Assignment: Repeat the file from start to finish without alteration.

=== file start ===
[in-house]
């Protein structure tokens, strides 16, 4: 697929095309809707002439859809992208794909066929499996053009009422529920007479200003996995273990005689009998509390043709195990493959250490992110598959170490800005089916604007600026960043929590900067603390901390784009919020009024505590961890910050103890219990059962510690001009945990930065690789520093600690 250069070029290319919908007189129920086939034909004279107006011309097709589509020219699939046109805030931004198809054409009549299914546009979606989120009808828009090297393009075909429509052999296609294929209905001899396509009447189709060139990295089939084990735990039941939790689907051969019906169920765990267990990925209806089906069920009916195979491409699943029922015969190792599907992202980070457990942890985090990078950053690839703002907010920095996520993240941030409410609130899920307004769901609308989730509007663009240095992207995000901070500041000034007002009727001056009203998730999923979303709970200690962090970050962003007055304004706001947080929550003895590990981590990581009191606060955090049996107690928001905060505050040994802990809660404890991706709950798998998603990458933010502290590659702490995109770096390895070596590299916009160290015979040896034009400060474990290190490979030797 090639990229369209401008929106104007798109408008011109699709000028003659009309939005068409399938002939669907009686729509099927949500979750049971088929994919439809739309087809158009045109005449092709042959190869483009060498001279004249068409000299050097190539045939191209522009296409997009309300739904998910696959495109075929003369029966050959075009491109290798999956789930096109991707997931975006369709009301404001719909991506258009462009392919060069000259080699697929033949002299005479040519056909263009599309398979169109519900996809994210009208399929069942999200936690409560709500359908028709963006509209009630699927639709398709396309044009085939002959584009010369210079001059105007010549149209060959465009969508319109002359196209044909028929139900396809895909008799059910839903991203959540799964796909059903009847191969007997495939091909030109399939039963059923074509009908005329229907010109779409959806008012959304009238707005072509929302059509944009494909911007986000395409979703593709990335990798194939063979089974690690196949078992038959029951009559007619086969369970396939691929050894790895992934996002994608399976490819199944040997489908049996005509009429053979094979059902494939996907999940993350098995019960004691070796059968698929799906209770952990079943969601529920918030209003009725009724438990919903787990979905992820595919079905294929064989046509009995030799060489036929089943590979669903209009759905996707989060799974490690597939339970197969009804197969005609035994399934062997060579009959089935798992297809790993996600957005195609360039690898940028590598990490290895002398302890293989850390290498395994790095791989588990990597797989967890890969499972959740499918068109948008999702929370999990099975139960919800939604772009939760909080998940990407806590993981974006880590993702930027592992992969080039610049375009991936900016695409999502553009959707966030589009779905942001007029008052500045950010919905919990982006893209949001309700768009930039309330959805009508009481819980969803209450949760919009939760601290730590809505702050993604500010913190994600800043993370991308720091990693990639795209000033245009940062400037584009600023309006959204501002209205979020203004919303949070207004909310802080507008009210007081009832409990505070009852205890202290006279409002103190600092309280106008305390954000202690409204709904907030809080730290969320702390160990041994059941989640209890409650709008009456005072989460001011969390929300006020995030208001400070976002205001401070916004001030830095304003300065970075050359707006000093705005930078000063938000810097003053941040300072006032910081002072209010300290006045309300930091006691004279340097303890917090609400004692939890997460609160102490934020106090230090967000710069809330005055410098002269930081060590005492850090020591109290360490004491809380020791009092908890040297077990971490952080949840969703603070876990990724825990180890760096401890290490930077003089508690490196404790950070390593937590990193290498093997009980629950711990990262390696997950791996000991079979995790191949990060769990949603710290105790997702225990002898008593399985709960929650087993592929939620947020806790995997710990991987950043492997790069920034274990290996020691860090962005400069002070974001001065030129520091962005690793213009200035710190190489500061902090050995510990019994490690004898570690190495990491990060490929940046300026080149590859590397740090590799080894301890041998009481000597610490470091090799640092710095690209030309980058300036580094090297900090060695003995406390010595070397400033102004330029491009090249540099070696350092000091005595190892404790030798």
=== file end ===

[in-house]
């Protein structure tokens, strides 16, 4: 697929095309809707002439859809992208794909066929499996053009009422529920007479200003996995273990005689009998509390043709195990493959250490992110598959170490800005089916604007600026960043929590900067603390901390784009919020009024505590961890910050103890219990059962510690001009945990930065690789520093600690 250069070029290319919908007189129920086939034909004279107006011309097709589509020219699939046109805030931004198809054409009549299914546009979606989120009808828009090297393009075909429509052999296609294929209905001899396509009447189709060139990295089939084990735990039941939790689907051969019906169920765990267990990925209806089906069920009916195979491409699943029922015969190792599907992202980070457990942890985090990078950053690839703002907010920095996520993240941030409410609130899920307004769901609308989730509007663009240095992207995000901070500041000034007002009727001056009203998730999923979303709970200690962090970050962003007055304004706001947080929550003895590990981590990581009191606060955090049996107690928001905060505050040994802990809660404890991706709950798998998603990458933010502290590659702490995109770096390895070596590299916009160290015979040896034009400060474990290190490979030797 090639990229369209401008929106104007798109408008011109699709000028003659009309939005068409399938002939669907009686729509099927949500979750049971088929994919439809739309087809158009045109005449092709042959190869483009060498001279004249068409000299050097190539045939191209522009296409997009309300739904998910696959495109075929003369029966050959075009491109290798999956789930096109991707997931975006369709009301404001719909991506258009462009392919060069000259080699697929033949002299005479040519056909263009599309398979169109519900996809994210009208399929069942999200936690409560709500359908028709963006509209009630699927639709398709396309044009085939002959584009010369210079001059105007010549149209060959465009969508319109002359196209044909028929139900396809895909008799059910839903991203959540799964796909059903009847191969007997495939091909030109399939039963059923074509009908005329229907010109779409959806008012959304009238707005072509929302059509944009494909911007986000395409979703593709990335990798194939063979089974690690196949078992038959029951009559007619086969369970396939691929050894790895992934996002994608399976490819199944040997489908049996005509009429053979094979059902494939996907999940993350098995019960004691070796059968698929799906209770952990079943969601529920918030209003009725009724438990919903787990979905992820595919079905294929064989046509009995030799060489036929089943590979669903209009759905996707989060799974490690597939339970197969009804197969005609035994399934062997060579009959089935798992297809790993996600957005195609360039690898940028590598990490290895002398302890293989850390290498395994790095791989588990990597797989967890890969499972959740499918068109948008999702929370999990099975139960919800939604772009939760909080998940990407806590993981974006880590993702930027592992992969080039610049375009991936900016695409999502553009959707966030589009779905942001007029008052500045950010919905919990982006893209949001309700768009930039309330959805009508009481819980969803209450949760919009939760601290730590809505702050993604500010913190994600800043993370991308720091990693990639795209000033245009940062400037584009600023309006959204501002209205979020203004919303949070207004909310802080507008009210007081009832409990505070009852205890202290006279409002103190600092309280106008305390954000202690409204709904907030809080730290969320702390160990041994059941989640209890409650709008009456005072989460001011969390929300006020995030208001400070976002205001401070916004001030830095304003300065970075050359707006000093705005930078000063938000810097003053941040300072006032910081002072209010300290006045309300930091006691004279340097303890917090609400004692939890997460609160102490934020106090230090967000710069809330005055410098002269930081060590005492850090020591109290360490004491809380020791009092908890040297077990971490952080949840969703603070876990990724825990180890760096401890290490930077003089508690490196404790950070390593937590990193290498093997009980629950711990990262390696997950791996000991079979995790191949990060769990949603710290105790997702225990002898008593399985709960929650087993592929939620947020806790995997710990991987950043492997790069920034274990290996020691860090962005400069002070974001001065030129520091962005690793213009200035710190190489500061902090050995510990019994490690004898570690190495990491990060490929940046300026080149590859590397740090590799080894301890041998009481000597610490470091090799640092710095690209030309980058300036580094090297900090060695003995406390010595070397400033102004330029491009090249540099070696350092000091005595190892404790030798």